communications

Title II in Regulatory and Economic Context: Why the FCC’s Recent “Net Neutrality” Moves Will Harm, Not Help, America’s Internet Future

In an ideal world, the FCC, taking a cue from the FTC, would only impose regulations on broadband providers when doing so prevents clear consumer harms. The FCC would consequently allow consumer welfare-enhancing innovation and competition in the broadband marketplace to flourish, reserving regulation for only those specific instances wherein market intervention would prevent actual harm.

Yet, by issuing the 2015 Open Internet Order, the FCC charted a starkly different course. In accordance with President Obama’s request, the FCC classified the Internet as a telecommunications service, exposing it to a barrage of antiquated regulations originally designed to police monopoly industries of yore. Under the authority of this newfound classification, the FCC prohibited blocking, throttling, and paid prioritization of content traveling over broadband networks; enacted a vague new general conduct standard; and announced sweeping new privacy regulations, turning the traditional pro-consumer opt-out privacy model on its ear.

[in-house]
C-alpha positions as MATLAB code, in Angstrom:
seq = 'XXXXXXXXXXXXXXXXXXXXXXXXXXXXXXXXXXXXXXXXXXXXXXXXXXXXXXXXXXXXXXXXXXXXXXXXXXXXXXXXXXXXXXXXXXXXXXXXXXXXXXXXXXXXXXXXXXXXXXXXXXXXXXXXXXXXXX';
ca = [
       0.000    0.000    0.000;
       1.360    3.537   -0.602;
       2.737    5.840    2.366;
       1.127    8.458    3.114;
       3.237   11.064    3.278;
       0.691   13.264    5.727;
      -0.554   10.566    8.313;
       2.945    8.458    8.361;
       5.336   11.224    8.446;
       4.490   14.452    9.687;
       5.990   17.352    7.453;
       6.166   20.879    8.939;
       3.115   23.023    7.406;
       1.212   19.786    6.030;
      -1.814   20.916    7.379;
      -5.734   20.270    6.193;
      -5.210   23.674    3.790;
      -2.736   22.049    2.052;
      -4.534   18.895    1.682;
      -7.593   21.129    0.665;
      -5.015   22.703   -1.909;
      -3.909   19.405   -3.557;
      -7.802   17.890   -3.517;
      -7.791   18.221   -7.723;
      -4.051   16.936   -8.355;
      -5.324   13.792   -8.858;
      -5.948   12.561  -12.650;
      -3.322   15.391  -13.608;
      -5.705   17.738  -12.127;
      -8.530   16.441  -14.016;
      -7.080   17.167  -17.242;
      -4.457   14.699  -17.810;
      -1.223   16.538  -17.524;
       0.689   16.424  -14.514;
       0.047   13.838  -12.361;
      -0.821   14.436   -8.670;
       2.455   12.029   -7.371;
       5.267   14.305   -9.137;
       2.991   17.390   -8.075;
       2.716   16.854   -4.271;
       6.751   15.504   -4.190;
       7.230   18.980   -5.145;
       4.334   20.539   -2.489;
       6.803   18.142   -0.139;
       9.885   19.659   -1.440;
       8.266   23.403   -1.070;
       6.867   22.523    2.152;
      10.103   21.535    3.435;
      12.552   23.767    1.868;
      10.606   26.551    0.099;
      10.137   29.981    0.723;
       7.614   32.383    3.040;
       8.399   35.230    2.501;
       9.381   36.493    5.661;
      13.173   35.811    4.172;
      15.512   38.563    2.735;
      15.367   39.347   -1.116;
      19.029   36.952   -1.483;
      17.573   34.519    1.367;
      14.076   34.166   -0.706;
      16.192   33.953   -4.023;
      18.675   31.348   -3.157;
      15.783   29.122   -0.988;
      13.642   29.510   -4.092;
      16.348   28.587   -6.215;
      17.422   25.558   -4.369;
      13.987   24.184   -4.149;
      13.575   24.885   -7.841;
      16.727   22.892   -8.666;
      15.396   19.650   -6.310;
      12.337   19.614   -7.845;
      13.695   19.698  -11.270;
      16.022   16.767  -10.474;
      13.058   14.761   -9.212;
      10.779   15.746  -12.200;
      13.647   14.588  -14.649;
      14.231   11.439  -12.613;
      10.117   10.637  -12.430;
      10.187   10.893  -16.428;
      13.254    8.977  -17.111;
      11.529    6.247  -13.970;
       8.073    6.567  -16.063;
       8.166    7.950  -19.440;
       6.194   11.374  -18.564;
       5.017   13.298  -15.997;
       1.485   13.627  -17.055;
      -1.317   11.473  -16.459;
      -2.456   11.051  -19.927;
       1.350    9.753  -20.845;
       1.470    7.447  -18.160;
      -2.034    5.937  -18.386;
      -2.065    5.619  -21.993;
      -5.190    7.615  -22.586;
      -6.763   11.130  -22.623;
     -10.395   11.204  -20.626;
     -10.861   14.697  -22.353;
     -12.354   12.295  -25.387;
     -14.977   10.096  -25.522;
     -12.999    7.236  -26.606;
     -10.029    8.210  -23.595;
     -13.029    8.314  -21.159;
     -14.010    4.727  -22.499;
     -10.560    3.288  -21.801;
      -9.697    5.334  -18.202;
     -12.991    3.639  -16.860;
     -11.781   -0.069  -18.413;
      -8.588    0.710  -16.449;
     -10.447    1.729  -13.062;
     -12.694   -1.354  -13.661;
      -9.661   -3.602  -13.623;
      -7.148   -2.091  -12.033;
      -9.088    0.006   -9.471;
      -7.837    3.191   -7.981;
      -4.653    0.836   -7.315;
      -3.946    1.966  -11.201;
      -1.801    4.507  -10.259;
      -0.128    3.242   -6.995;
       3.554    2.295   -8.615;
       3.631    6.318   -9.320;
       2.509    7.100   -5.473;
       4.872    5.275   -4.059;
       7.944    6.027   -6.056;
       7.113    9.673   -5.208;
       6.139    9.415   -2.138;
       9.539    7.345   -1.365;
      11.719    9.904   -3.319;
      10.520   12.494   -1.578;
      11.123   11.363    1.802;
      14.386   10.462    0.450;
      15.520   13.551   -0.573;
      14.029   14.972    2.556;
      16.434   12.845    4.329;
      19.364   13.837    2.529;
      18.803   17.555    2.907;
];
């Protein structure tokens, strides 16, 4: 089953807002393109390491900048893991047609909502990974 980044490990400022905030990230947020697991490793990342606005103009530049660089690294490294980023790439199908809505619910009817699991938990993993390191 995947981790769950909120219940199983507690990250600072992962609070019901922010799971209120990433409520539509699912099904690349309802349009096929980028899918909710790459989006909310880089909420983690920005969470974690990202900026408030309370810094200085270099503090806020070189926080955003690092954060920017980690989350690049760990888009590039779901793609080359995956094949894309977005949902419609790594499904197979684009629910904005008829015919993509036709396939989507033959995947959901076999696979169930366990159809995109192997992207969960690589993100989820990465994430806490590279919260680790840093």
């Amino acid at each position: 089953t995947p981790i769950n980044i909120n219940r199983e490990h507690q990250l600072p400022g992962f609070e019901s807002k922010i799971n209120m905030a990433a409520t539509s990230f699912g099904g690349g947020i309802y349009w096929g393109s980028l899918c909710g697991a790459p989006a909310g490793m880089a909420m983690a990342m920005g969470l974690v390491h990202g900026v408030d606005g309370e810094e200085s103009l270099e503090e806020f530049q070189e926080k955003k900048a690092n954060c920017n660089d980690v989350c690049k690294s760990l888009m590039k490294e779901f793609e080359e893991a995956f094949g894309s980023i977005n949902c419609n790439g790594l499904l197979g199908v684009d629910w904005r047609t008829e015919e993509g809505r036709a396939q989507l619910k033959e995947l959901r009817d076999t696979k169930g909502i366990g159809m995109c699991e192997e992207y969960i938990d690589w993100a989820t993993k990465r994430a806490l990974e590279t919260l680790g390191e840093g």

Will the FCC improve the American broadband market by imposing these regulations? The available evidence tells us no. The FCC will raise broadband prices through new USF contributions and burdensome privacy regulations. It will prevent broadband providers from offering low-cost and high-priority plans by prohibiting content blocking, throttling, and prioritization. It will imperil innovative competition like zero rating and suppress network investment through regulatory uncertainty. It will treat the competitive broadband industry like a collection of regional monopolists, ignoring evidence of growing residential broadband choice and mobile parity. Finally, it will establish a system of regulatory asymmetry, wherein a myopic focus on large national broadband providers’ theoretical gatekeeping abilities will leave smaller broadband providers prey to the documented abuses of increasingly powerful edge providers.

Click here to read the full publication →